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UBC Theses and Dissertations

A joint compensatory and default mode network closely related to motor performance in Parkinson's disease Galley, Shawna Lynn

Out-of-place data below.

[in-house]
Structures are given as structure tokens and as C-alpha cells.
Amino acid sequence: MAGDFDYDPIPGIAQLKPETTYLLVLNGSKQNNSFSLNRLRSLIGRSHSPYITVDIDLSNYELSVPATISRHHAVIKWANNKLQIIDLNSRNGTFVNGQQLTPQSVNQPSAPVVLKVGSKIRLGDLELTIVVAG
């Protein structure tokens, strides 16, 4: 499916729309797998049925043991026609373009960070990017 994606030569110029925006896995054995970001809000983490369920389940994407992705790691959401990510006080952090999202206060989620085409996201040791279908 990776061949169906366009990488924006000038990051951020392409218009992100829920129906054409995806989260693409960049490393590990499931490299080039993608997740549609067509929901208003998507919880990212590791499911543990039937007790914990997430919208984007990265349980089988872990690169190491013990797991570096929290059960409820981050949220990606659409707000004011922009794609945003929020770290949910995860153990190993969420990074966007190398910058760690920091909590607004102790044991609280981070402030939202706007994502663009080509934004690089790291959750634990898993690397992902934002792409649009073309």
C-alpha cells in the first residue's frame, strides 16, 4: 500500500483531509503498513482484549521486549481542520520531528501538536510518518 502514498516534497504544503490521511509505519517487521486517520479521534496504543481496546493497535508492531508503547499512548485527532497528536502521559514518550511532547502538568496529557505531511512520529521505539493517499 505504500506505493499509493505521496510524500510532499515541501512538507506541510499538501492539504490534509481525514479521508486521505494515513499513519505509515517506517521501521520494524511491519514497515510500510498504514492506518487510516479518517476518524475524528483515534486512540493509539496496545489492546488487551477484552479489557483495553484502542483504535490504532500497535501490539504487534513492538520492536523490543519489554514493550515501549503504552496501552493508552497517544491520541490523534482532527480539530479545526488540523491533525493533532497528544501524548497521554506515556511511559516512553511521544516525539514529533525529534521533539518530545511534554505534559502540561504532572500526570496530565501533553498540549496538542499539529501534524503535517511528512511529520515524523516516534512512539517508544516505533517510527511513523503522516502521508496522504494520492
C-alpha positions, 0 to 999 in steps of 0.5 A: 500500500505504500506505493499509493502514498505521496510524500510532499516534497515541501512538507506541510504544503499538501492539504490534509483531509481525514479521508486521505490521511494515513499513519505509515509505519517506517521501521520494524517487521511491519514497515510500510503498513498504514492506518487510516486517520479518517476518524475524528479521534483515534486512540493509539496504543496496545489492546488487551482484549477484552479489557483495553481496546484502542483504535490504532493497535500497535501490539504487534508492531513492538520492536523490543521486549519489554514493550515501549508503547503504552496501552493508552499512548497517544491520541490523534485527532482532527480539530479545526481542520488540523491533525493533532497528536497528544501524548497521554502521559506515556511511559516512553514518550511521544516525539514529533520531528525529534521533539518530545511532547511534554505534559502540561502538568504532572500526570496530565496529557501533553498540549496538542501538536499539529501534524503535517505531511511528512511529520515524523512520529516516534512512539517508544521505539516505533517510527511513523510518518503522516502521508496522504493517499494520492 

The motor symptoms in Parkinson’s disease only appear after extensive dopaminergic nigral cell loss, suggesting the presence of redundancy or compensatory mechanisms that serve to delay symptom onset and maintain motor function. Previous studies have demonstrated altered activity in a premotor-parietal-cerebellar circuit, frequently interpreted, but not necessarily established to be compensatory. Unfortunately, it is difficult to differentiate compensatory from direct disease-related if a clear relationship between brain activity and motor performance is not rigorously established. Accordingly, the present thesis investigated fMRI connectivity patterns that predicted motor performance in 12 Parkinson’s patients and 11 healthy controls. Subjects performed a manual tracking task employing a rubber squeeze bulb that incorporated different sinusoidal frequencies and varying amounts of visual guidance. Motor performance was then assessed by first fitting linear dynamical systems models such that the desired tracking performance was the input and the actual tracking performance was the output. A feature of the models (damping ratio) was then used as a metric of performance. The group fMRI connectivity networks were derived by a conditional dependence statistical method, which distinguished between direct and indirect connectivity. Damping ratio from the behaviour models was then predicted by the fMRI connectivity strengths using a sparse linear regression method, and a leave-one-out validation procedure. In both patients and controls, damping ratio could be accurately predicted with fMRI connectivity patterns. In controls, premotor-cerebellar and cingulate connections were associated with increased damping ratio and enhanced performance. However, in patients the strength of premotor-cerebellar and visuomotor connections were associated with improved motor performance, while connection strengths within the default mode network were associated with worse performance. Simultaneous modelling of fMRI and behaviour is a powerful tool to assess compensatory changes in Parkinson’s subjects. The current thesis provides strong evidence that altered activity in some parts of the premotor-parietal-cerebellar network is, in fact, compensatory as previously speculated, as greater connectivity within this network contributed to maintenance of performance. Furthermore, activation of this compensatory network impairs the ability of the inferior parietal cortex to normally de-activate as part of the default mode network, possibly making patients susceptible to non-informative, extraneous stimuli.

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